The UK government is pressing ahead with consulting on plans to give everyone the right to request flexible working from the first day in a job.
The move, reported earlier this week, will lead to 2.2 million more people given the right, rather than having to wait for six months under current arrangements, said ministers.
The consultation will also consider cutting the current three-month period an employer has to consider any request.
The government said a range of flexible working methods will also be looked at, including job-sharing, flexitime, compressed hours and phased retirement as well as working from home, a trend which has accelerated as a result of the pandemic.
A day-one right to a week’s unpaid leave for carers balancing a job with caring responsibilities is also being planned.
Ministers said there were some circumstances where businesses will not be able to offer flexible working, so they should still be able to reject a request if they have sound business reasons.
Business Secretary Kwasi Kwarteng said: “Empowering workers to have more say over where and when they work makes for more productive businesses and happier employees.
“It was once considered a ‘nice to have’, but by making requests a day-one right, we’re making flexible working part of the DNA of businesses across the country.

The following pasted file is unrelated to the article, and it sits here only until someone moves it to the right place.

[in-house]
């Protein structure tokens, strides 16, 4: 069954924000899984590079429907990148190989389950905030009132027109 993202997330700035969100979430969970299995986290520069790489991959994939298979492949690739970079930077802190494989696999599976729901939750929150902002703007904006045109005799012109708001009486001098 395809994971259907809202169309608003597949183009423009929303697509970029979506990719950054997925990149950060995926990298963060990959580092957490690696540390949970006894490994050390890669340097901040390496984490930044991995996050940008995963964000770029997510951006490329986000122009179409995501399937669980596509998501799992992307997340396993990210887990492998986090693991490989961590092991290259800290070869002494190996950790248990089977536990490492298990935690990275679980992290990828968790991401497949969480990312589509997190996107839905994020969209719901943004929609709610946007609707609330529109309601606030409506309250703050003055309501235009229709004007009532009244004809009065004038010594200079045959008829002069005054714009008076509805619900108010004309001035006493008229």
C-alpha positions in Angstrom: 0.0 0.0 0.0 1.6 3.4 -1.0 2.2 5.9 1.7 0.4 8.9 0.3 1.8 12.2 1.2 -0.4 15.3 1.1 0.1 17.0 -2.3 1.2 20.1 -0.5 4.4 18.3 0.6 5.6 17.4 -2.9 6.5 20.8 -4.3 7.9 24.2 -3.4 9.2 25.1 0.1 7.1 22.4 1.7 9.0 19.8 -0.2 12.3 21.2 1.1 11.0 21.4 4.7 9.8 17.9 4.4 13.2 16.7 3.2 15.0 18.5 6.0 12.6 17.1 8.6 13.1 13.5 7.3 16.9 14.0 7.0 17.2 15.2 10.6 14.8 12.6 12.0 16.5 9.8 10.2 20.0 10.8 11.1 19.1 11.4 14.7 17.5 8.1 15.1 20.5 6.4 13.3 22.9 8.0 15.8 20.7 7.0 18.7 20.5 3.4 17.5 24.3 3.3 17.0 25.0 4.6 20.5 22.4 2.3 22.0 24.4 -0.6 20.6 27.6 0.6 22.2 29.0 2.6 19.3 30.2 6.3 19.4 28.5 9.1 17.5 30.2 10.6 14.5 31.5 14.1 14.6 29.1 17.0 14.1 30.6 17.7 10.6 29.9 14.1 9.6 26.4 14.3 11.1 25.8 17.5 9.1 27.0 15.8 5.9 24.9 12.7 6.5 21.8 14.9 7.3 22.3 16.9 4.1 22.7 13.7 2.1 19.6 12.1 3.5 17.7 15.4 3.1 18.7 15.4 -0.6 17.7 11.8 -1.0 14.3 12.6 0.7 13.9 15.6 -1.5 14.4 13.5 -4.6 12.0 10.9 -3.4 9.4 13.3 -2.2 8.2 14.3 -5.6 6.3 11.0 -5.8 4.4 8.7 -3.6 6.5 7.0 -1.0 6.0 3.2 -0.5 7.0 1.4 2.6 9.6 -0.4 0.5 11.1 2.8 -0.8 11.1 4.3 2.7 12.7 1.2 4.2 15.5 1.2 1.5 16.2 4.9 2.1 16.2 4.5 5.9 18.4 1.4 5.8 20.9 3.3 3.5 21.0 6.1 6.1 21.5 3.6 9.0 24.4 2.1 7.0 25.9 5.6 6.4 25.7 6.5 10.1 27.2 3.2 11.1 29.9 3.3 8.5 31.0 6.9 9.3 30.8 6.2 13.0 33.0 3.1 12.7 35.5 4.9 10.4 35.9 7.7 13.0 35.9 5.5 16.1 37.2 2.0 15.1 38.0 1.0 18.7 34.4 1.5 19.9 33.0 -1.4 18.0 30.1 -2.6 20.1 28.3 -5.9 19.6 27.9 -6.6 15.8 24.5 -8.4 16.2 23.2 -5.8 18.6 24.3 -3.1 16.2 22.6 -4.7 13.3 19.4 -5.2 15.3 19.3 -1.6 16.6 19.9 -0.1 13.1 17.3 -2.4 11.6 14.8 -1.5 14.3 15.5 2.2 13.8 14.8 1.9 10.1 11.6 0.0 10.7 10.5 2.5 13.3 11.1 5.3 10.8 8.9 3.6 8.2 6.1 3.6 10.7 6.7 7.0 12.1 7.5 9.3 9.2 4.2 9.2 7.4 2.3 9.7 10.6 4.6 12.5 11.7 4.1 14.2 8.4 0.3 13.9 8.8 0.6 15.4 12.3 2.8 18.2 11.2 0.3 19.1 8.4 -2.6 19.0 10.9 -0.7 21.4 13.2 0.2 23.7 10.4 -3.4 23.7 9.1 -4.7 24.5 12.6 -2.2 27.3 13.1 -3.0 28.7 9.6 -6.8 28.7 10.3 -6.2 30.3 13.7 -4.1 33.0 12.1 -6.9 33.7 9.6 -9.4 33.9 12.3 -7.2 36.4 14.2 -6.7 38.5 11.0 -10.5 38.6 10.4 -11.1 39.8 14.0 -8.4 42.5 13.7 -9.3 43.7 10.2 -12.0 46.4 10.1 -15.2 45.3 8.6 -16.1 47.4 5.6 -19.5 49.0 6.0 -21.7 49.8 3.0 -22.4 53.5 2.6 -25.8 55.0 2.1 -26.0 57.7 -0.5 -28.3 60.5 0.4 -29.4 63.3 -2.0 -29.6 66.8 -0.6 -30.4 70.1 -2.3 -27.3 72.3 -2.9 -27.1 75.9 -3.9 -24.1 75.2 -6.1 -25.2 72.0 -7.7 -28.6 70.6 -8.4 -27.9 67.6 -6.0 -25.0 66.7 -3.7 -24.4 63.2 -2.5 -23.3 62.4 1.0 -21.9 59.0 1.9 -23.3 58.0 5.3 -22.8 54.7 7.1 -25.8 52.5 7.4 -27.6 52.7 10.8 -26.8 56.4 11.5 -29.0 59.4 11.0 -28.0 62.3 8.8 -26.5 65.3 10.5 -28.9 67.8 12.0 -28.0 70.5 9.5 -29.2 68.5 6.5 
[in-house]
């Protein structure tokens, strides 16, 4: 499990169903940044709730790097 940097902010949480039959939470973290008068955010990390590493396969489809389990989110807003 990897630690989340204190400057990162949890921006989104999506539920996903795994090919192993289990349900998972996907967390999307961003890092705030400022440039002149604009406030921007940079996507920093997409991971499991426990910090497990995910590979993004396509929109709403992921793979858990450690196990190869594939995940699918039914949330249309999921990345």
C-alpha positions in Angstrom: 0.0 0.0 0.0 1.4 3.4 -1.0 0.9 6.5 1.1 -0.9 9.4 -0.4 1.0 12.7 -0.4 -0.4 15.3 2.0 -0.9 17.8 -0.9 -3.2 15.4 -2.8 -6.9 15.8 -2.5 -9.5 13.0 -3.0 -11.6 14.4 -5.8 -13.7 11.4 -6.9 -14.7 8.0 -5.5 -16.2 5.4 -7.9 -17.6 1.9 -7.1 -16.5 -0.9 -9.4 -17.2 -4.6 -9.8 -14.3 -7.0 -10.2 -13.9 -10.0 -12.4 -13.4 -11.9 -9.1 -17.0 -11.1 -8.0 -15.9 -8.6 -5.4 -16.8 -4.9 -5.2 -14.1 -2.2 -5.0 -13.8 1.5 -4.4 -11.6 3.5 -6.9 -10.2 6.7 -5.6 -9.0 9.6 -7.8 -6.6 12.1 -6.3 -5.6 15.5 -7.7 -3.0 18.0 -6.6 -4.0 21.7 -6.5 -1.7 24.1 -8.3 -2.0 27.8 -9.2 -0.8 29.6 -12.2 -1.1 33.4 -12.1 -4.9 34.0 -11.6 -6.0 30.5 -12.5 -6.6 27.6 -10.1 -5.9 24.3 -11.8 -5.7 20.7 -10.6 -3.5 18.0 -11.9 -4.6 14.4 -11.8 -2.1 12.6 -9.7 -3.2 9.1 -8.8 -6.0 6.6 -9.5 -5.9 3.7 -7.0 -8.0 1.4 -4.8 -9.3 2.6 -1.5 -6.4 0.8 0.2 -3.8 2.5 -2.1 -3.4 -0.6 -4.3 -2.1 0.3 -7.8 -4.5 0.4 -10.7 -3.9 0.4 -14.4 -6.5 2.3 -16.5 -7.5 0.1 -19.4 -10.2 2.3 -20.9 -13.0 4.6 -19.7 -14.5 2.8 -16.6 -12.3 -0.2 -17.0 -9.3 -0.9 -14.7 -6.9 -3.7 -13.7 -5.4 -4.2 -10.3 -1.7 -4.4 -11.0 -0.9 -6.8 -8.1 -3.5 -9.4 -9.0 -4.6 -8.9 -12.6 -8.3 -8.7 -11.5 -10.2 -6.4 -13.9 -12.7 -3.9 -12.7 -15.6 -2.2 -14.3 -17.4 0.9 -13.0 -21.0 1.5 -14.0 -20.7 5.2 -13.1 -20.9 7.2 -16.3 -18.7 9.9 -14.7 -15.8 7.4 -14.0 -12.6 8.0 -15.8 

“A more engaged and productive workforce, a higher calibre of applicants and better retention rates — the business case for flexible working is compelling.”
Minister for Women and Equalities Liz Truss said: “As we move beyond the pandemic, we must seize the opportunity to make flexible working an option for everyone.
“No one should be held back in their career because of where they live, what house they can afford or their responsibility to family.
“I want everyone to have the same opportunities regardless of the background or location. This is the right thing to do for workers, families and our economy.”
TUC general secretary Frances O’Grady added: “Flexible working should be a day-one right that’s available to everyone.
“But under these plans, employers will still have free rein to turn down all or any requests for flexible working.
“Instead of tinkering around the edges, ministers should change the law so that workers have the legal right to work flexibly from the first day in the job. The right to ask nicely is no right at all.
“Not all jobs can support every kind of flexible working — but all jobs can support some kind of flexible working.
“All job adverts should make clear what kind of flexibility is available.”
“We have long been highlighting the benefits of flexible working — from unlocking career opportunities for women, carers and disabled people, to helping employers attract and retain a more diverse workforce,” said Baroness Kishwer Falkner, who heads the Equality and Human Rights Commission.
“Its benefits are clear and the pandemic has proved that different forms of flexible working can work in practice to benefit both employer and employee.
“The government’s consultation is a welcome first step towards flexible working becoming a default day-one right, where possible.”